Italian Futurism at the Guggenheim

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Italian Futurism, 1909–1944: Reconstructing the Universe

February 21–September 1, 2014
Solomon R. Guggenheim Museum, New York
Curated by Vivien Greene
Catalog

PRESS RELEASE (Jan. 16, 2014)

The first comprehensive overview of Italian Futurism to be presented in the United States, this multidisciplinary exhibition examines the historical sweep of the movement from its inception with F. T. Marinetti’s Futurist manifesto in 1909 through its demise at the end of World War II. Presenting over 300 works executed between 1909 and 1944, the chronological exhibition encompasses not only painting and sculpture, but also architecture, design, ceramics, fashion, film, photography, advertising, free-form poetry, publications, music, theater, and performance. To convey the myriad artistic languages employed by the Futurists as they evolved over a 35-year period, the exhibition integrates multiple disciplines in each section. Italian Futurism is organized by Vivien Greene, Curator, 19th- and Early 20th-Century Art, Solomon R. Guggenheim Museum. In addition, a distinguished international advisory committee has been assembled to provide expertise and guidance.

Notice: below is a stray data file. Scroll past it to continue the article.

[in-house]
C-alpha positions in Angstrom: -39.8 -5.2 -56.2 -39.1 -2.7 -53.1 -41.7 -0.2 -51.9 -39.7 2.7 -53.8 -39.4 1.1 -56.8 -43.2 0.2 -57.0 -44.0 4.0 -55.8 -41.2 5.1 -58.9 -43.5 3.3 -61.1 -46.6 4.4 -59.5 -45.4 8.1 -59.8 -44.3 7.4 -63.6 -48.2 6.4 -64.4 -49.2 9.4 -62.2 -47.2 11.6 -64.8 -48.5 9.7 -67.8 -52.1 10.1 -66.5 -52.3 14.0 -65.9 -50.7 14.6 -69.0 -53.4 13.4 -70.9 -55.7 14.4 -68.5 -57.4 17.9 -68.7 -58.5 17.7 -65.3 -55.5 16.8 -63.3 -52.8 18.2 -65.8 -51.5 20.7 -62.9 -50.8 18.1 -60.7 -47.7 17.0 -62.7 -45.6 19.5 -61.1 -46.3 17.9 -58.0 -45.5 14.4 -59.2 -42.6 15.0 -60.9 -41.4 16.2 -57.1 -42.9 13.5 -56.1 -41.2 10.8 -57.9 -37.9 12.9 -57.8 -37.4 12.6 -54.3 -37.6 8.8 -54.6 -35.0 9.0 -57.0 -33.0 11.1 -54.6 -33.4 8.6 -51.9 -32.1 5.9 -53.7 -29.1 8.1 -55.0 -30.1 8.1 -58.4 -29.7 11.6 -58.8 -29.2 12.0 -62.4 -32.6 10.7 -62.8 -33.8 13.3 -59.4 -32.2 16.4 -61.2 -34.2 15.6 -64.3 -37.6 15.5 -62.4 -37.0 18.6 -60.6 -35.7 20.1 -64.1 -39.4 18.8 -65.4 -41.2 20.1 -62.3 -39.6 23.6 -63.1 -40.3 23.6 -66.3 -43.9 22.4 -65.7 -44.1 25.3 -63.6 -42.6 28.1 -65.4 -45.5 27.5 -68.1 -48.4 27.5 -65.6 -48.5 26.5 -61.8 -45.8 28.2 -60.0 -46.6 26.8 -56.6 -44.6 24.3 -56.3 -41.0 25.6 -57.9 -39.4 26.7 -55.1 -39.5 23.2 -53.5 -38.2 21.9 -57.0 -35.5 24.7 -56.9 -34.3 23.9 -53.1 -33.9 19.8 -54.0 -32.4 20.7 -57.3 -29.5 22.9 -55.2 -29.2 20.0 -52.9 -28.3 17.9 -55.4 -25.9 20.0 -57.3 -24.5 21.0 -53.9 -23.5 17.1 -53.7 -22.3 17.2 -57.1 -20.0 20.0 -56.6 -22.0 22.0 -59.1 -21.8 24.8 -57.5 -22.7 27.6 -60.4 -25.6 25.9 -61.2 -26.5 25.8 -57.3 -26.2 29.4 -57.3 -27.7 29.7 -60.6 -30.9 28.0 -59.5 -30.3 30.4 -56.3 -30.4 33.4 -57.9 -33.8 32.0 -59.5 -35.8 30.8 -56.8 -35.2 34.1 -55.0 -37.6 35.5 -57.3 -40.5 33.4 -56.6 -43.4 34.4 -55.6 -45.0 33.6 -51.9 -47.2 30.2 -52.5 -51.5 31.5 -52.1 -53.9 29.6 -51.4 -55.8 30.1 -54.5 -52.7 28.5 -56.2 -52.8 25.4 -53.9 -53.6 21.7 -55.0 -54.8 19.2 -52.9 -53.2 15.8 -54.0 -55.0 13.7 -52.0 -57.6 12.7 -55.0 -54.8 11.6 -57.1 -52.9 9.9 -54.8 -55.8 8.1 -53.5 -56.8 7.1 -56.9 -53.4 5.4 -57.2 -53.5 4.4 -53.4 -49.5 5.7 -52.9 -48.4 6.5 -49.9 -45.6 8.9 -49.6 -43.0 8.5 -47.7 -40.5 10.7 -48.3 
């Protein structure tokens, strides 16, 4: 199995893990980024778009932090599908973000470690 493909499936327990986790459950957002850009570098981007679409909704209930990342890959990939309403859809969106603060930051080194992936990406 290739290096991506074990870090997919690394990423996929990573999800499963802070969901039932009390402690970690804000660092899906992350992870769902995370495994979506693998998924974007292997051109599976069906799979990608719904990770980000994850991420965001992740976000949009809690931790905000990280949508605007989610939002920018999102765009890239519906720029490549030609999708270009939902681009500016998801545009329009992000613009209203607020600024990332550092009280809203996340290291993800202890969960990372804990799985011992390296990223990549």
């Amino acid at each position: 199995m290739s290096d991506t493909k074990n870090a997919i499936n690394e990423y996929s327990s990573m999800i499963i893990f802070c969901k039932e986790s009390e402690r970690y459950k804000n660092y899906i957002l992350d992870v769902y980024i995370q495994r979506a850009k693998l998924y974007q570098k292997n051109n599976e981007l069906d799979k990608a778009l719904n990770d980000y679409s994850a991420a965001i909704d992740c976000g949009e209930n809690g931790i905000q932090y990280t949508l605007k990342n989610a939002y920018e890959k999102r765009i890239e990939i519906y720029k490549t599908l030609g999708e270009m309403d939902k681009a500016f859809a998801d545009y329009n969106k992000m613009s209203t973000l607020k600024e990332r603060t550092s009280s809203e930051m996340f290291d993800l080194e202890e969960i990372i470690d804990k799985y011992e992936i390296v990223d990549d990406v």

New York Times (September 12, 2013)

Guggenheim Is to Show Rare Murals by a Futurist (New York Times, January 20, 2013)

Is Futurism’s Time Now? The Guggenheim Takes a Chance On Turbulent History (Artinfo, February 18, 2014)

Italian Futurism, 1909–1944: Reconstructing the Universe – an interview with Vivien Greene (Cool Hunting, February 18, 2014)

Marinetti & C. qui si comincia a rottamare (La Stampa, February 19, 2014)

One Reply to “Italian Futurism at the Guggenheim”

  1. In a way, it is fascinating to see the Guggenheim finally waking up. With all the Futurist works they have and those stored in Venice, the show should be a MAJOR exhibition. The only problem is that most people interested in Futurism have already seen a zillion exhibitions in Europe in 2009-2010. In my opinion it would have been better to wait until 2015 and celebrate the first inroad of Futurism into the USA at the San Francisco PPIE of 1915. If the curators are given the time and money necessary to do it, they should hunt for the 34 Futurist paintings and sculptures which never made it back to Europe in 1916 and which are still sleeping in the reserves of a minor, major or national American museum. If they did retrieve these paintings, the value of the catch would pay for a hundred international exhibitions. Good luck and see you in New York on the 21. Dr. Jean-Pierre de Villers, University of Windsor.

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